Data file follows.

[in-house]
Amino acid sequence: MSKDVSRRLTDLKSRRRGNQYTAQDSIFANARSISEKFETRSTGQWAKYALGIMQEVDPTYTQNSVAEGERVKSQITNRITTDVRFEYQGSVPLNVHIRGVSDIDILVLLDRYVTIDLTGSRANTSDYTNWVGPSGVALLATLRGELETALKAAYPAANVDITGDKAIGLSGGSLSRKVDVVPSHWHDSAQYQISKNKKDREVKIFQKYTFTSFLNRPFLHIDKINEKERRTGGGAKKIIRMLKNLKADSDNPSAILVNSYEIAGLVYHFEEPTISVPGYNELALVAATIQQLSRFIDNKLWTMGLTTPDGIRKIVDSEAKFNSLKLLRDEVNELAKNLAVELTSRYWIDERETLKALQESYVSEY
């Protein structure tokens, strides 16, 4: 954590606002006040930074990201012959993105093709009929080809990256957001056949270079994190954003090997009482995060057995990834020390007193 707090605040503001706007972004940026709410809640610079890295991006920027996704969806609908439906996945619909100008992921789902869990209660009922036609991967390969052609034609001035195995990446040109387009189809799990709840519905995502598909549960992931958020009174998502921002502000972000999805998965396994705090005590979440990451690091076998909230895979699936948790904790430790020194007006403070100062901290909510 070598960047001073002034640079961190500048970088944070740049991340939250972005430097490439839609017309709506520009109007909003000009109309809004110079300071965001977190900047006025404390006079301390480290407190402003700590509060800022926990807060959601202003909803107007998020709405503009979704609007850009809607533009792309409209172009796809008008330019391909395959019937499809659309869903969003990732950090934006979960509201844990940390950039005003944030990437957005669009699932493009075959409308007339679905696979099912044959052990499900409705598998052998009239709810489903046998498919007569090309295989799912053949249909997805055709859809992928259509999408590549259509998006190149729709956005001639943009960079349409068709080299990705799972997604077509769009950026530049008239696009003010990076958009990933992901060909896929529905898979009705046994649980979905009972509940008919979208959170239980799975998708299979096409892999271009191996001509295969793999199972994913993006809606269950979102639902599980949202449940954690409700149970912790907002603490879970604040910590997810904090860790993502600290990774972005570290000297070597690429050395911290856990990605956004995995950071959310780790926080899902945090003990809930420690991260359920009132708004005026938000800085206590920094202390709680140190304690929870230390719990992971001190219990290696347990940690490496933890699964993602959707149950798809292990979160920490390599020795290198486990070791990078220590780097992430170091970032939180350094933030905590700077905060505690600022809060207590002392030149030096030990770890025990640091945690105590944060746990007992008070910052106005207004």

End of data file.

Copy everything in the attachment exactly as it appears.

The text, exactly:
[in-house]
Amino acid sequence: MSKDVSRRLTDLKSRRRGNQYTAQDSIFANARSISEKFETRSTGQWAKYALGIMQEVDPTYTQNSVAEGERVKSQITNRITTDVRFEYQGSVPLNVHIRGVSDIDILVLLDRYVTIDLTGSRANTSDYTNWVGPSGVALLATLRGELETALKAAYPAANVDITGDKAIGLSGGSLSRKVDVVPSHWHDSAQYQISKNKKDREVKIFQKYTFTSFLNRPFLHIDKINEKERRTGGGAKKIIRMLKNLKADSDNPSAILVNSYEIAGLVYHFEEPTISVPGYNELALVAATIQQLSRFIDNKLWTMGLTTPDGIRKIVDSEAKFNSLKLLRDEVNELAKNLAVELTSRYWIDERETLKALQESYVSEY
């Protein structure tokens, strides 16, 4: 954590606002006040930074990201012959993105093709009929080809990256957001056949270079994190954003090997009482995060057995990834020390007193 707090605040503001706007972004940026709410809640610079890295991006920027996704969806609908439906996945619909100008992921789902869990209660009922036609991967390969052609034609001035195995990446040109387009189809799990709840519905995502598909549960992931958020009174998502921002502000972000999805998965396994705090005590979440990451690091076998909230895979699936948790904790430790020194007006403070100062901290909510 070598960047001073002034640079961190500048970088944070740049991340939250972005430097490439839609017309709506520009109007909003000009109309809004110079300071965001977190900047006025404390006079301390480290407190402003700590509060800022926990807060959601202003909803107007998020709405503009979704609007850009809607533009792309409209172009796809008008330019391909395959019937499809659309869903969003990732950090934006979960509201844990940390950039005003944030990437957005669009699932493009075959409308007339679905696979099912044959052990499900409705598998052998009239709810489903046998498919007569090309295989799912053949249909997805055709859809992928259509999408590549259509998006190149729709956005001639943009960079349409068709080299990705799972997604077509769009950026530049008239696009003010990076958009990933992901060909896929529905898979009705046994649980979905009972509940008919979208959170239980799975998708299979096409892999271009191996001509295969793999199972994913993006809606269950979102639902599980949202449940954690409700149970912790907002603490879970604040910590997810904090860790993502600290990774972005570290000297070597690429050395911290856990990605956004995995950071959310780790926080899902945090003990809930420690991260359920009132708004005026938000800085206590920094202390709680140190304690929870230390719990992971001190219990290696347990940690490496933890699964993602959707149950798809292990979160920490390599020795290198486990070791990078220590780097992430170091970032939180350094933030905590700077905060505690600022809060207590002392030149030096030990770890025990640091945690105590944060746990007992008070910052106005207004």